In addition to Poetic Recitation, above, students may be notified of opportunities for extra credit during the semester, including attendance at various workshops or cultural events related to the class (Recommended Field Trips”). If students attend one or more of these events, and provide evidence of attendance (ticket stub, program, unretouched digital image, et cetera) along with a typed one- to two-page personal response (review, analysis, reflection, critique, et cetera), they can receive additional points: a single event and written response is usually worth 2 points extra credit; attendance at additional events will earn one additional point each.

Note: As a general rule, extra credit only helps if you have already completed all of the assigned work, and will not make up for missing an essay (or two, or three). Extra credit opportunities will be announced in class, and they will also be posted here as well as on the class Announcements page, so do not ask at the end of the semester for extra credit to bring your average up. Students asking for extra points or changes to their grade may have their grade reduced, instead.

Extra credit opportunities to date:

Extra Ordinary

An Irish Supernatural Comedy

Opens Friday, March 6
See times and locations
here or here.

 

 

Joyce, Yeats, and a Couple of Pubs: Travels in Ireland

Tuesday, March 17 March 17 Postponed indefinitely
1:00
PM
CCB 251

NCC English Professor Brian T. Murphy shares experiences from his travels in Ireland, from Galway to Rosses Point in County Sligo, Trim, and Dublin. In addition to architecture and landscape, he will discuss sites associated with Irish writers James Joyce and William Butler Yeats.

Part of the Nassau Community College Cultural Program, Spring 2020

 

 

 

All This Mine Alone: Lady Gregory and the Irish Literary Revival

Augusta Gregory has long been recognized as the woman who helped shape a new era of modern Irish literature at the turn of the 20th century. Known as a patron of writers and artists, co-founder and director of a national theater, and collaborator with W. B. Yeats for 30 years, Lady Gregory began her own literary career well before she emerged to prominence as a playwright, folklorist, translator, and Irish nationalist. This first major exhibition of her work and art—showcased at The New York Public Library—foregrounds her creative evolution and independent achievements, along with her influence on others.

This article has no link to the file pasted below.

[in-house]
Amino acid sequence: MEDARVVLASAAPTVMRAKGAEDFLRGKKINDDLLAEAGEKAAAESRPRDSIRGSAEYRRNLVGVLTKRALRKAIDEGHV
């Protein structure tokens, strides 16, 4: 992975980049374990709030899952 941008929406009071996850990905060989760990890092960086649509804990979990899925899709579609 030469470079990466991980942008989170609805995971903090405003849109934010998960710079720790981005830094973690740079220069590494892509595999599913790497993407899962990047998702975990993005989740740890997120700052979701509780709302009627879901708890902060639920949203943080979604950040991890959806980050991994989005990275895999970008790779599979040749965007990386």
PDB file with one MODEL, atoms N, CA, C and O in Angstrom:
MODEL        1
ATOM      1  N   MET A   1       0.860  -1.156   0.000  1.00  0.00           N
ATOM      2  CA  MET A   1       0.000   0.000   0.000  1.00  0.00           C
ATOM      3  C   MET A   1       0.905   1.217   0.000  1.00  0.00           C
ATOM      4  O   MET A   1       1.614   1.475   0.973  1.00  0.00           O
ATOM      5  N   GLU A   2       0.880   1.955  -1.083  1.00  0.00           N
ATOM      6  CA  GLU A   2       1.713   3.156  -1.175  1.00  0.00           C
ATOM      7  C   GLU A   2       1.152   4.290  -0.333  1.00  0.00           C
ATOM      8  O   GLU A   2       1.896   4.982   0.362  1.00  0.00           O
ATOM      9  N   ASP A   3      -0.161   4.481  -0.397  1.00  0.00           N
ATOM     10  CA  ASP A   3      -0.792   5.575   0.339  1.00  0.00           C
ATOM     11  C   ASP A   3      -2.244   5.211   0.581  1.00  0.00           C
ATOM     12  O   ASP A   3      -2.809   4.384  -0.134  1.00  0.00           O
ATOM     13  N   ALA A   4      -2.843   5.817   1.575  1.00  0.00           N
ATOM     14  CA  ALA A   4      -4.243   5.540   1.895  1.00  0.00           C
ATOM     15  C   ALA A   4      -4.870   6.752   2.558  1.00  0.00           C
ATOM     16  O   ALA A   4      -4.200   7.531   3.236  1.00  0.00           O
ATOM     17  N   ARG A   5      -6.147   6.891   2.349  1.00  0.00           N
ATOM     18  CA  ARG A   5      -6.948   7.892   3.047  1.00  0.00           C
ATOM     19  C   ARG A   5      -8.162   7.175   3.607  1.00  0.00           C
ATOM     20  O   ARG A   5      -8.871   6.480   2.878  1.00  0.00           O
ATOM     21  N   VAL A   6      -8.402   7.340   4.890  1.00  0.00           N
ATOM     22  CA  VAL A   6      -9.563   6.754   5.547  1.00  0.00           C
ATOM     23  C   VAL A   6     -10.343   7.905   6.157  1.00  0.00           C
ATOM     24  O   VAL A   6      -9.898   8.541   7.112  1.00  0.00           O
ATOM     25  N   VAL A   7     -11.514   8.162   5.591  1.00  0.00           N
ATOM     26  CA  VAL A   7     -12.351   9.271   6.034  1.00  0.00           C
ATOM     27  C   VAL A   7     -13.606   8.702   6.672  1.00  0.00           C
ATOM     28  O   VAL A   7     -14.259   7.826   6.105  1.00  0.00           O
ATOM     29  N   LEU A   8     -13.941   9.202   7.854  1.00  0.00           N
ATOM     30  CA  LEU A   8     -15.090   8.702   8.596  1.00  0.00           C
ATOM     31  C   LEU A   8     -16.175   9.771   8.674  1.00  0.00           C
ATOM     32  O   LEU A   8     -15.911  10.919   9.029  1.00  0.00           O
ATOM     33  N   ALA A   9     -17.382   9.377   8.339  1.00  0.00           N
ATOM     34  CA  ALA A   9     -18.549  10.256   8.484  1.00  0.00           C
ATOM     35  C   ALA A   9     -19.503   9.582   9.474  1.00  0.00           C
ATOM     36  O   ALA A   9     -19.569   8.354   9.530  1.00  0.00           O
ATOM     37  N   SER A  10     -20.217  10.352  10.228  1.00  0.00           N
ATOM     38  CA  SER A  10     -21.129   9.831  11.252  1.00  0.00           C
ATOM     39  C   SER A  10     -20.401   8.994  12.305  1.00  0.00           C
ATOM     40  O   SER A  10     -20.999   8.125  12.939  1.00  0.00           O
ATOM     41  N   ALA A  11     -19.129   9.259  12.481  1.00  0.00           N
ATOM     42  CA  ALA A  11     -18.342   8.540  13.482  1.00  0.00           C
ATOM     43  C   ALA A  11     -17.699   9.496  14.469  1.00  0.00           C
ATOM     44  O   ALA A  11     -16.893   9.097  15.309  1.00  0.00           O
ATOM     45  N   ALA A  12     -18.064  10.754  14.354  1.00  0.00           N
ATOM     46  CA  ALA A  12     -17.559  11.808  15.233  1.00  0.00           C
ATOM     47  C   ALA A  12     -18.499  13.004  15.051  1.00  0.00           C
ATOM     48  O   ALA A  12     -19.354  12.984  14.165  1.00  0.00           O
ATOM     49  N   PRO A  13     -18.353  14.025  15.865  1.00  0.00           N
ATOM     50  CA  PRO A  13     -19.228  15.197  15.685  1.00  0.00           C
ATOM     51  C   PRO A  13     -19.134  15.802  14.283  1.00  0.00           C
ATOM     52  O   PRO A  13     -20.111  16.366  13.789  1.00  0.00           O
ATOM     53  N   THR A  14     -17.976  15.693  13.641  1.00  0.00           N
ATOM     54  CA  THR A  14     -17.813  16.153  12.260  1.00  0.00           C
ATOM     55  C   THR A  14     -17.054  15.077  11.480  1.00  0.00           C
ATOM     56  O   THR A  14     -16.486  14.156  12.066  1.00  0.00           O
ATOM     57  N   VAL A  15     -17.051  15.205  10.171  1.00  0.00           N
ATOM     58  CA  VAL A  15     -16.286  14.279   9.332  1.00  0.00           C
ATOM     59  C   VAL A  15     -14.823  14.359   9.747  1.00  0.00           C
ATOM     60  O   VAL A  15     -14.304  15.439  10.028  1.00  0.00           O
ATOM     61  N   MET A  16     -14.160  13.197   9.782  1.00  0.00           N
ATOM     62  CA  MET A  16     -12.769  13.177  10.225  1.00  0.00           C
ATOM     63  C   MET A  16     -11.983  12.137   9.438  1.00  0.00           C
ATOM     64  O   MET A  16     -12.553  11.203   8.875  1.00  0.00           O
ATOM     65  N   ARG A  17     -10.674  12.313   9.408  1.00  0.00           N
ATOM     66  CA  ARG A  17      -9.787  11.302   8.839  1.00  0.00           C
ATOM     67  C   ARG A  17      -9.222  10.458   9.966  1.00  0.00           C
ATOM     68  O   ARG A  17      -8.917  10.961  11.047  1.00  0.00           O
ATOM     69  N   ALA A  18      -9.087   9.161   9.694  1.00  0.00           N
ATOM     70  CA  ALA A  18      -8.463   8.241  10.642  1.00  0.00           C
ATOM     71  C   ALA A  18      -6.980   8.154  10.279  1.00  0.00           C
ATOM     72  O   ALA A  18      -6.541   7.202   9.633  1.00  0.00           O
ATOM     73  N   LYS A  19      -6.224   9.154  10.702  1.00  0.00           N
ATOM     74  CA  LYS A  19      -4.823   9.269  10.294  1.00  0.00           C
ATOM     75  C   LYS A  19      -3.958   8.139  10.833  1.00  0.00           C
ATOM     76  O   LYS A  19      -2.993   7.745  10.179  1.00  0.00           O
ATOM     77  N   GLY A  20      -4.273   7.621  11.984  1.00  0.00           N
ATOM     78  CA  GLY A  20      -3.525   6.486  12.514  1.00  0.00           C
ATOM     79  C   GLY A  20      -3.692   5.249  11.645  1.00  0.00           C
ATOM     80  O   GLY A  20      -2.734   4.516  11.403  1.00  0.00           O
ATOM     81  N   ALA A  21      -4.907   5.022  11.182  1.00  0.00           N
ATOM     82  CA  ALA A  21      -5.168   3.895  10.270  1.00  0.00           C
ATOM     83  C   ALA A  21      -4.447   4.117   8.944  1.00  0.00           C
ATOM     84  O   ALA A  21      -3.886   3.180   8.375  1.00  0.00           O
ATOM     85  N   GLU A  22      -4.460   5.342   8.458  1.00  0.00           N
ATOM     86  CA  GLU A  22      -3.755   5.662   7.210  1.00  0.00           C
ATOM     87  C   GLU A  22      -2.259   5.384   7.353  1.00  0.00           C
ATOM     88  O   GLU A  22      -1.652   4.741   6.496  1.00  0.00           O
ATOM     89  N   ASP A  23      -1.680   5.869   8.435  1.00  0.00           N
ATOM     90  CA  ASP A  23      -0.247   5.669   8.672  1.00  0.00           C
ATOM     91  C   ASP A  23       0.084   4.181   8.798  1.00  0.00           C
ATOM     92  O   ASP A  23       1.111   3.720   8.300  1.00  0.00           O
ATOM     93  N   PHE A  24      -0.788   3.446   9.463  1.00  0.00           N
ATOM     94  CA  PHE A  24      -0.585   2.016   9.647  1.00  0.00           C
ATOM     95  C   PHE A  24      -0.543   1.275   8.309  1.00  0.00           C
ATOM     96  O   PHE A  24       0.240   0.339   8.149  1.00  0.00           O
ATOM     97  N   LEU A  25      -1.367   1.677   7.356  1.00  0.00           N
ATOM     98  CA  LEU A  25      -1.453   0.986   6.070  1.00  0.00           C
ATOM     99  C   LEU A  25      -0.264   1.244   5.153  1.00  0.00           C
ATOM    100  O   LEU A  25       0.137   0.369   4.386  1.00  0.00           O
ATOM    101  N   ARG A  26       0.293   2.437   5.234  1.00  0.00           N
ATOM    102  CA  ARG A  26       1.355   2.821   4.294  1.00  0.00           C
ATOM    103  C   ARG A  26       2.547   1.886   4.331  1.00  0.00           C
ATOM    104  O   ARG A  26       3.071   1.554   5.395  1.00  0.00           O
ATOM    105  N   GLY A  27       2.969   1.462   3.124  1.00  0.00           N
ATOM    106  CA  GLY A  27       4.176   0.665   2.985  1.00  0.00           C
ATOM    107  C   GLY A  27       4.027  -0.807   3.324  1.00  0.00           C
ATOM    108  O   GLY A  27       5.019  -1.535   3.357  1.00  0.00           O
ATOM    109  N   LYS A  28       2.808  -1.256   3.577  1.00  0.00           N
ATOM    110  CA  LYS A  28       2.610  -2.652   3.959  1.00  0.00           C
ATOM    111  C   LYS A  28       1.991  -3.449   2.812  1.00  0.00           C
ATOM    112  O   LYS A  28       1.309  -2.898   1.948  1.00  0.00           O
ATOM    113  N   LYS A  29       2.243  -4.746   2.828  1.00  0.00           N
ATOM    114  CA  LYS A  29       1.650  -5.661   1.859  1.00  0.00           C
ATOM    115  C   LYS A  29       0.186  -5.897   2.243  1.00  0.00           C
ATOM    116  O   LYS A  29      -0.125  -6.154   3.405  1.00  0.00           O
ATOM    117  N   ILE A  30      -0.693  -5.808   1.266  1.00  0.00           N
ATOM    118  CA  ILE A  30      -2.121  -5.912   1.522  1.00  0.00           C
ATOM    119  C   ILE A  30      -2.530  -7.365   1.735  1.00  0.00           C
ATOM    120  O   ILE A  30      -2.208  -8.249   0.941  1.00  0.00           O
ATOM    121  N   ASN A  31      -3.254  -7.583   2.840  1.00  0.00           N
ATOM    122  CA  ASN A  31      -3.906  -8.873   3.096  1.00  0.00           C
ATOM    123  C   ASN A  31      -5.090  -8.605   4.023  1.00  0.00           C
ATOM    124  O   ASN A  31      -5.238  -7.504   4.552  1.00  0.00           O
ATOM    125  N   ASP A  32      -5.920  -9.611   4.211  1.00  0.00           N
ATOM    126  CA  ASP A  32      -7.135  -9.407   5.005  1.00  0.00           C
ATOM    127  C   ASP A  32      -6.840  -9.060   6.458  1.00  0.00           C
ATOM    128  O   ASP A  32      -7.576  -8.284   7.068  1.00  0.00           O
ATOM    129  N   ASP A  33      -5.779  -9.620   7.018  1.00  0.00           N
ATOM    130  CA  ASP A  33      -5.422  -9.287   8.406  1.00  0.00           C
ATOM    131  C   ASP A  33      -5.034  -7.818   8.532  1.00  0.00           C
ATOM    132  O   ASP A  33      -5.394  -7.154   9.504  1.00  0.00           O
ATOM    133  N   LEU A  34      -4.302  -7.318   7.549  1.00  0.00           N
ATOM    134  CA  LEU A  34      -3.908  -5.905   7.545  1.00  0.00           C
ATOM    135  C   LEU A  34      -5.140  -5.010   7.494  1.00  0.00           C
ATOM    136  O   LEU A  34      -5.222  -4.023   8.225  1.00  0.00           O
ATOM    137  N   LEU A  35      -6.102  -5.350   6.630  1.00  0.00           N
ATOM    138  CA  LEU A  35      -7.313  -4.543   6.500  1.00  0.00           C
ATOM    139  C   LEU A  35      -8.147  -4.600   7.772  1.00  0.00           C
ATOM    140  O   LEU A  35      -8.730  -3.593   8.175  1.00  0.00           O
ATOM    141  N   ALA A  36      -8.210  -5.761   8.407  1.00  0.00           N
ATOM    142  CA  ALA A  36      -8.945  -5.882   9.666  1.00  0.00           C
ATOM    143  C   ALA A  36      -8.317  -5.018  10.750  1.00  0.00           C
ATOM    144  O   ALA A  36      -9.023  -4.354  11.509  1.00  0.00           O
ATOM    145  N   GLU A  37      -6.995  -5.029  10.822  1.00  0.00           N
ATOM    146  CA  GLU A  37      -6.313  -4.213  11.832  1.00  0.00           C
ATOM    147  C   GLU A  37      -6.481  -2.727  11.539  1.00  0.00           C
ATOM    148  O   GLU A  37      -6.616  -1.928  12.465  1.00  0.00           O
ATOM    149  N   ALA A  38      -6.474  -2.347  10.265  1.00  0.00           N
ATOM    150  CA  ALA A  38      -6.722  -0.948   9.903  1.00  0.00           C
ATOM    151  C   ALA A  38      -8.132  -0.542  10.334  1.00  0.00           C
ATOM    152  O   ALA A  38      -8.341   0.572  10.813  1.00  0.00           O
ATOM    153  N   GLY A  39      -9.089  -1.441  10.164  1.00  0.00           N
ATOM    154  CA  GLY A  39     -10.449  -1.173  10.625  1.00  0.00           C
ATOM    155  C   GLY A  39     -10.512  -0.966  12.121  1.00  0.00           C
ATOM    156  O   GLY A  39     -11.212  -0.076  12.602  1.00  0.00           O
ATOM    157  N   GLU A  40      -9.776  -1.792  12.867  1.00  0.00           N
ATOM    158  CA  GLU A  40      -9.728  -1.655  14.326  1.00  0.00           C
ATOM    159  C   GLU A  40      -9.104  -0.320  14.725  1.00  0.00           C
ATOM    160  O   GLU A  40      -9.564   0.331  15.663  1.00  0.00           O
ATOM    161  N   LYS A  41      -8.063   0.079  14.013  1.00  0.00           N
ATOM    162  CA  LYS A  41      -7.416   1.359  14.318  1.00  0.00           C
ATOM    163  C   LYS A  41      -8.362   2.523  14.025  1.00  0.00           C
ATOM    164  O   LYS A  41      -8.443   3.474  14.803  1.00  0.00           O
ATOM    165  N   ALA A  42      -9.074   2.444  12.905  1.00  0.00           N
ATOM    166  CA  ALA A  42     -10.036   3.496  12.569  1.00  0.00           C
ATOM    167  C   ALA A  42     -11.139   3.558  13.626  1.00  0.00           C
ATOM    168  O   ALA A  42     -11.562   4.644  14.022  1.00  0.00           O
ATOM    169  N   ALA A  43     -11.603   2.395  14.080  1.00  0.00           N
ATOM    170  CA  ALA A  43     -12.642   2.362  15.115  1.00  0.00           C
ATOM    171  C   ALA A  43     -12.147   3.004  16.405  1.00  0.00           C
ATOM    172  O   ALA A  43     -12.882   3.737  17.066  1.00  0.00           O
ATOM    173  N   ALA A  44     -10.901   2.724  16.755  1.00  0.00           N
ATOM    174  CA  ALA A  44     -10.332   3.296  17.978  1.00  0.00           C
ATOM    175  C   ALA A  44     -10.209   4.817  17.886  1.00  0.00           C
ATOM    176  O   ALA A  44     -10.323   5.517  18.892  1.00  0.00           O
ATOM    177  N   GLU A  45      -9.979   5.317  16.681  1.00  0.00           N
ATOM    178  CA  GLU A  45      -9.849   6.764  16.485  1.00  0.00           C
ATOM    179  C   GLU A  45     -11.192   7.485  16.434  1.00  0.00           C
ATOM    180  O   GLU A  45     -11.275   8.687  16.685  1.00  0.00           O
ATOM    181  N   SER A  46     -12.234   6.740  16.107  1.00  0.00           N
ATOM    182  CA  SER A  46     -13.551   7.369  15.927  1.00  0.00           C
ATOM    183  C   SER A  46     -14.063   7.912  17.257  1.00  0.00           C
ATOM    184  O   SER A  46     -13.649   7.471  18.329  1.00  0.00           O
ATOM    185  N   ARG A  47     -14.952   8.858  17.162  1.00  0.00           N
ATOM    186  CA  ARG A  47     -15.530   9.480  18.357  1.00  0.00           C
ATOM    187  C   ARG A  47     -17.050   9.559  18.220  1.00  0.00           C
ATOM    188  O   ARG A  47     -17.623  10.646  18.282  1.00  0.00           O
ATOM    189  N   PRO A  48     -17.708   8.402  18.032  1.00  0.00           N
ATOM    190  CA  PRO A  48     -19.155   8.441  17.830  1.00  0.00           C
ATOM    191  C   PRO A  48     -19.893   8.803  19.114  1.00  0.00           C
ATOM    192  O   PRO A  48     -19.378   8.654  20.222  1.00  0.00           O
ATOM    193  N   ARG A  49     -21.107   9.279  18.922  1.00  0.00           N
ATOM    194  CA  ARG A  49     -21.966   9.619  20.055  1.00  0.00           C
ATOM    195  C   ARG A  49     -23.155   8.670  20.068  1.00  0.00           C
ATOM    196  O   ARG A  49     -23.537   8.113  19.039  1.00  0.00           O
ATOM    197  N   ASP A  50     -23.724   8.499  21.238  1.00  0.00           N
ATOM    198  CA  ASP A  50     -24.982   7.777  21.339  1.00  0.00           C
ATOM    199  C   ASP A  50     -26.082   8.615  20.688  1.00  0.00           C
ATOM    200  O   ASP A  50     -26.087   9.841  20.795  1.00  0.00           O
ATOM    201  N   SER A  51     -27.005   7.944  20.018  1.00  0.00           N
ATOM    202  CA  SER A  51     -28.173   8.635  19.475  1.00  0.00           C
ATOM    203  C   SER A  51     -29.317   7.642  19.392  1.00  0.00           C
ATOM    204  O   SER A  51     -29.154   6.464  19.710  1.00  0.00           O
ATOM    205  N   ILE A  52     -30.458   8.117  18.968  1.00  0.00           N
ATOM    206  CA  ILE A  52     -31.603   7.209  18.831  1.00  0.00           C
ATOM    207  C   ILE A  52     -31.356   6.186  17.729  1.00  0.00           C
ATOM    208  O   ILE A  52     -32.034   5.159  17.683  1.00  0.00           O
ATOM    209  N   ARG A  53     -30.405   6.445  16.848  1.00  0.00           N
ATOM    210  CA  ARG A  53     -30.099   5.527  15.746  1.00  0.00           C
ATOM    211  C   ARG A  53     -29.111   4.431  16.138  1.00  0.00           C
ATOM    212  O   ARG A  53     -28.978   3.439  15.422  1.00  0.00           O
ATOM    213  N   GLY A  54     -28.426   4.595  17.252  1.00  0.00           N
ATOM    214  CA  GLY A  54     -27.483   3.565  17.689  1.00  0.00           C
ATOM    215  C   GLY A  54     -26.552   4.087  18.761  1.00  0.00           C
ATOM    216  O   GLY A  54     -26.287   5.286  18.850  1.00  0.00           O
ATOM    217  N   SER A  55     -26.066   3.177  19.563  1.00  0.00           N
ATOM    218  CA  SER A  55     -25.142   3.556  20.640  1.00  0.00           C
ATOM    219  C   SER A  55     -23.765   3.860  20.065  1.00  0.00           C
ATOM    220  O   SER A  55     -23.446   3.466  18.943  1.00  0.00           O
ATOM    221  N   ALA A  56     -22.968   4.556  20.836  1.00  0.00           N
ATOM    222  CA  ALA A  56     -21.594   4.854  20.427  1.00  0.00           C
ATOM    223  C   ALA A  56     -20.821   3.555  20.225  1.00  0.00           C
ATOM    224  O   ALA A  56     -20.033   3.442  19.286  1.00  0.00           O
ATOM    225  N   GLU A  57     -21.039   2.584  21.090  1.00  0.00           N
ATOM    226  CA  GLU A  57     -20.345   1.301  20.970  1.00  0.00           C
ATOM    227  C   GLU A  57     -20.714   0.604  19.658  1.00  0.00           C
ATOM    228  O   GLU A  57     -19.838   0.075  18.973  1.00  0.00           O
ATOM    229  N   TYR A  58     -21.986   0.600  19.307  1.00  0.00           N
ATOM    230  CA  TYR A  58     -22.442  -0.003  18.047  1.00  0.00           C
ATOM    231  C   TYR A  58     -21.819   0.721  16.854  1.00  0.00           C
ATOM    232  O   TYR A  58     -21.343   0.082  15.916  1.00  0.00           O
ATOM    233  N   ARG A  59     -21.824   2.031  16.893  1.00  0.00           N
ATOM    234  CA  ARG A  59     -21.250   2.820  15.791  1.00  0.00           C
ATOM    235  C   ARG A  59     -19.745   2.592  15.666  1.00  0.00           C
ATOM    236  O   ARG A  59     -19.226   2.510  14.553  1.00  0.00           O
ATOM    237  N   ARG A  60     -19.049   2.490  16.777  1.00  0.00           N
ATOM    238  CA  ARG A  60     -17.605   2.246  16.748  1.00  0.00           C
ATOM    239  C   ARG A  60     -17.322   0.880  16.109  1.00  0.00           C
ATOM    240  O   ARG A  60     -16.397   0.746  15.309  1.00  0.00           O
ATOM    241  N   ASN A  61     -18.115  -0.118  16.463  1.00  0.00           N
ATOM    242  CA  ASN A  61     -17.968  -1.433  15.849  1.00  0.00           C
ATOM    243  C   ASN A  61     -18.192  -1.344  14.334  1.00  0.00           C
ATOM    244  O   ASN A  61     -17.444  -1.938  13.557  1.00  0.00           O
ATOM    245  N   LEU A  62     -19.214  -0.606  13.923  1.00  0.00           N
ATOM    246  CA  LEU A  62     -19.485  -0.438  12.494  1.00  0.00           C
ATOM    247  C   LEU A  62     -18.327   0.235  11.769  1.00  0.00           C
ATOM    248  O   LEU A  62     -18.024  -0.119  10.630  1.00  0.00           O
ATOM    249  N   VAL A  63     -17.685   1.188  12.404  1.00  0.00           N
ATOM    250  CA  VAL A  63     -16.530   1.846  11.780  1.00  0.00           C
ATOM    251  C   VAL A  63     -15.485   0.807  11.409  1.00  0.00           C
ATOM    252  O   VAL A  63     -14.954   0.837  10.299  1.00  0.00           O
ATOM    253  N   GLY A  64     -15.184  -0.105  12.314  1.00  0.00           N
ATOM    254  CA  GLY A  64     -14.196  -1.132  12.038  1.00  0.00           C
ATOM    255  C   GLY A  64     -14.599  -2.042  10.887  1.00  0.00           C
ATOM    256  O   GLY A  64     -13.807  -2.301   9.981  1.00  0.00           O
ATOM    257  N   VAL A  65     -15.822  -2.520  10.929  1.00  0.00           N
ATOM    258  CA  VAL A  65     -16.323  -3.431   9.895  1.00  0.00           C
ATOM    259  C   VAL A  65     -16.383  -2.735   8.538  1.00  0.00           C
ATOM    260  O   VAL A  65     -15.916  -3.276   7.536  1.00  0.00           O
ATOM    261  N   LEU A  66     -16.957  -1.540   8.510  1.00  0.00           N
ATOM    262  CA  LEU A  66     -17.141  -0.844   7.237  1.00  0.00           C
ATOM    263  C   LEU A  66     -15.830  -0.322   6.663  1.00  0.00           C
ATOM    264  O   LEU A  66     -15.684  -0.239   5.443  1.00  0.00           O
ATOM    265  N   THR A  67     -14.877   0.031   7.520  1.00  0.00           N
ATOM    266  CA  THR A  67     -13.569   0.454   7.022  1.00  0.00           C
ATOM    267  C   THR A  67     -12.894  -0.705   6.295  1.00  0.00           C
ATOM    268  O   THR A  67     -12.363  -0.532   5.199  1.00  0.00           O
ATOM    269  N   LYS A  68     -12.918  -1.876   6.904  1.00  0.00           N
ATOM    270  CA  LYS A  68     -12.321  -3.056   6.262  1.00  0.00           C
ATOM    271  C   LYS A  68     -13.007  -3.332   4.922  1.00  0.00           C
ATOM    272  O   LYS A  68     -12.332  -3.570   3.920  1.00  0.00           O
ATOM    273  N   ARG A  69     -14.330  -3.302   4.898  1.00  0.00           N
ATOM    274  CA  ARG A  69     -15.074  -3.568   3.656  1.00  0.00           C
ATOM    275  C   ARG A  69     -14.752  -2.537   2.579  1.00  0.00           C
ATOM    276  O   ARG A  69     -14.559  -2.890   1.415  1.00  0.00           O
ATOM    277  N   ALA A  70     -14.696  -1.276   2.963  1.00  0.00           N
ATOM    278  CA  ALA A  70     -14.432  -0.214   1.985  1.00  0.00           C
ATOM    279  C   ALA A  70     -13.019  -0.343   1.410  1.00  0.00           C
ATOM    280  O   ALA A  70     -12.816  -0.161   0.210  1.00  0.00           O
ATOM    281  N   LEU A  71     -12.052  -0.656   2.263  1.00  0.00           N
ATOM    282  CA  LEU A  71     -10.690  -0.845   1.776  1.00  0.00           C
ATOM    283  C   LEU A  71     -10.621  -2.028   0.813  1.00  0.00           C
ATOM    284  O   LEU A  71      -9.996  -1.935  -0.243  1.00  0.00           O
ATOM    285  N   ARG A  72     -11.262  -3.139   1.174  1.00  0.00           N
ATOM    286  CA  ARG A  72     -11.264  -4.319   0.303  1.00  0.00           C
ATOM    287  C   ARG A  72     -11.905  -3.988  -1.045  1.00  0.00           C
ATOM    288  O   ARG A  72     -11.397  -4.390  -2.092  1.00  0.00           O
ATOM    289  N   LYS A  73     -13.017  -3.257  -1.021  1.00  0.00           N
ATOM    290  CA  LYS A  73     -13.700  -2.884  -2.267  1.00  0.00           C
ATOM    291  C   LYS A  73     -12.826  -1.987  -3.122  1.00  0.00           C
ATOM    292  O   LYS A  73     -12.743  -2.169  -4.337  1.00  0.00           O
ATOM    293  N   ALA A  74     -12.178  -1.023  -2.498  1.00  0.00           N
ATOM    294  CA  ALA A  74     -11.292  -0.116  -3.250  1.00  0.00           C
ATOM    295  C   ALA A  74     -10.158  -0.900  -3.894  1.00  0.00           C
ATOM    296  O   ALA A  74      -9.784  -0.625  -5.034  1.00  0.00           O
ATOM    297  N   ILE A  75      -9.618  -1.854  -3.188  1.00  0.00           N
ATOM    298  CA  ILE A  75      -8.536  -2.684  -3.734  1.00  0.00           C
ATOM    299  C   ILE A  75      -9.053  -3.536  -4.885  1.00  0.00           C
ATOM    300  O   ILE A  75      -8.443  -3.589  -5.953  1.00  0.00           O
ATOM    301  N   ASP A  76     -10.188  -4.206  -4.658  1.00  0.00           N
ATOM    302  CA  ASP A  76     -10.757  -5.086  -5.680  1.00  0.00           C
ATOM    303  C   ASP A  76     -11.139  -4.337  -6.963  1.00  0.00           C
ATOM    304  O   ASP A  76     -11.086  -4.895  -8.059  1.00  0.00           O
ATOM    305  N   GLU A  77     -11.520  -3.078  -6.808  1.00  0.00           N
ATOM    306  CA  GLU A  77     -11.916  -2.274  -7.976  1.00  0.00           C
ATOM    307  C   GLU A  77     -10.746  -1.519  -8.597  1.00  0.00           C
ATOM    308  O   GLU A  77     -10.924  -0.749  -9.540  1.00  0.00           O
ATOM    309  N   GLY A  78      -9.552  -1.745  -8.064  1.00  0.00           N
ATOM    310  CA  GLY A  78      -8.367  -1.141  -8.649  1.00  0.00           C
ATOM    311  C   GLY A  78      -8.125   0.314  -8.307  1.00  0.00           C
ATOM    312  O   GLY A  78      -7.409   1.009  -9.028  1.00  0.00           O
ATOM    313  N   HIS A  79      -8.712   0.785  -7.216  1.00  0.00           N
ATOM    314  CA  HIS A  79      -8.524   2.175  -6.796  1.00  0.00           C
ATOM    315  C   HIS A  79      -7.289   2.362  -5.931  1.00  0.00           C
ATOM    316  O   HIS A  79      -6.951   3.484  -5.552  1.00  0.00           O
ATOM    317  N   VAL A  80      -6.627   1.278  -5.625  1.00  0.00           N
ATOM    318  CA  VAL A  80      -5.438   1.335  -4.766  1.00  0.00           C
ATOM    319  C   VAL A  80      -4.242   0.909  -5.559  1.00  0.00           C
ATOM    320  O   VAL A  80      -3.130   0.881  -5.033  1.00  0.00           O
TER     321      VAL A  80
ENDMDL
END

New York Public Library

Stephen A. Schwarzman Building, Sue and Edgar Wachenheim III Gallery

476 Fifth Avenue (42nd St and Fifth Ave)

New York, NY 10018

(917) 275-6975

 

 

Seamus Heaney: Manuscripts

An exhibition of the poet's handwritten, typed and edited work, in partnership with the National Library of Ireland.

Irish Arts Center
553 W 51st Street
New York, New York 10019 Gallery hours by appointment
Monday
Friday | 10:00 am–6:00 pm
Please call 212-757-3318 x203

Exhibition has been extended and will be available to view by appointment through January 24, 2020.

 

 

12th Annual Origin 1st Irish Theatre Festival

The world’s only theatre festival dedicated to showcasing the work of contemporary Irish writers, Origin 1st Irish is New York’s only all-Irish performing arts festival.

January 7February 3

Numerous performances this semester, at various location, including:

Maz and Bricks, Jan. 7–Feb. 2

Scór on Broadway, Jan. 24

Round Room, Jan 27 & 28

Appropriate, Jan. 27Feb. 2

Laugh While You Can,  Feb. 1 & 2

OriginTheatre.org.

 

 

The Irish Repertory Theatre

132 West 22nd Street
New York, NY 10011

Box Office: 212.727.2737

 

Founded by Ciarán O’Reilly and Charlotte Moore, the Irish Repertory Theatre is currently the only year-round theater company in New York City devoted exclusively to bringing Irish and Irish-American works to the stage. Numerous performances this semester, including:

London Assurance, extended though Feb. 9

The Scourge, Jan. 22Feb. 2

Lady G: Plays and Whisperings of Lady Gregory, Feb. 12March 22

Incantata, Feb. 18March 15

A Touch of the Poet, March 25May 10

IrishRep.org

 

 

The W. B. Yeats Society of NY

February 29, Saturday, 10:00 am–5:00 pm | ‘A Taste of the Yeats Summer School.’  All-day program evoking spirit of the school in Ireland (see below). Includes a social and summer school reunion. Speakers will include Deborah Fleming (Ashland) on “The Great House and Colonial Politics:  Yeats and Walcott.” At NYU Glucksman Ireland House, 1 Washington Mews (Fifth Avenue between Washington Square and 8th Street).

March 30 Monday, 6:30-7:30 pm  Readings marking Poetry Month & presentation of our poetry awards. At Barnes & Noble Union Square, 33 East 17 Street at Park Avenue South. Free.

 

 

Taste of Yeats Day
This annual day of all things Yeats, organized by the Yeats Society of NY in partnership with Glucksman Ireland House NYU, is just a taste of a two-week program in Sligo that includes a tour of "Yeats Country."

Date TBA

10:00 am5:00 pm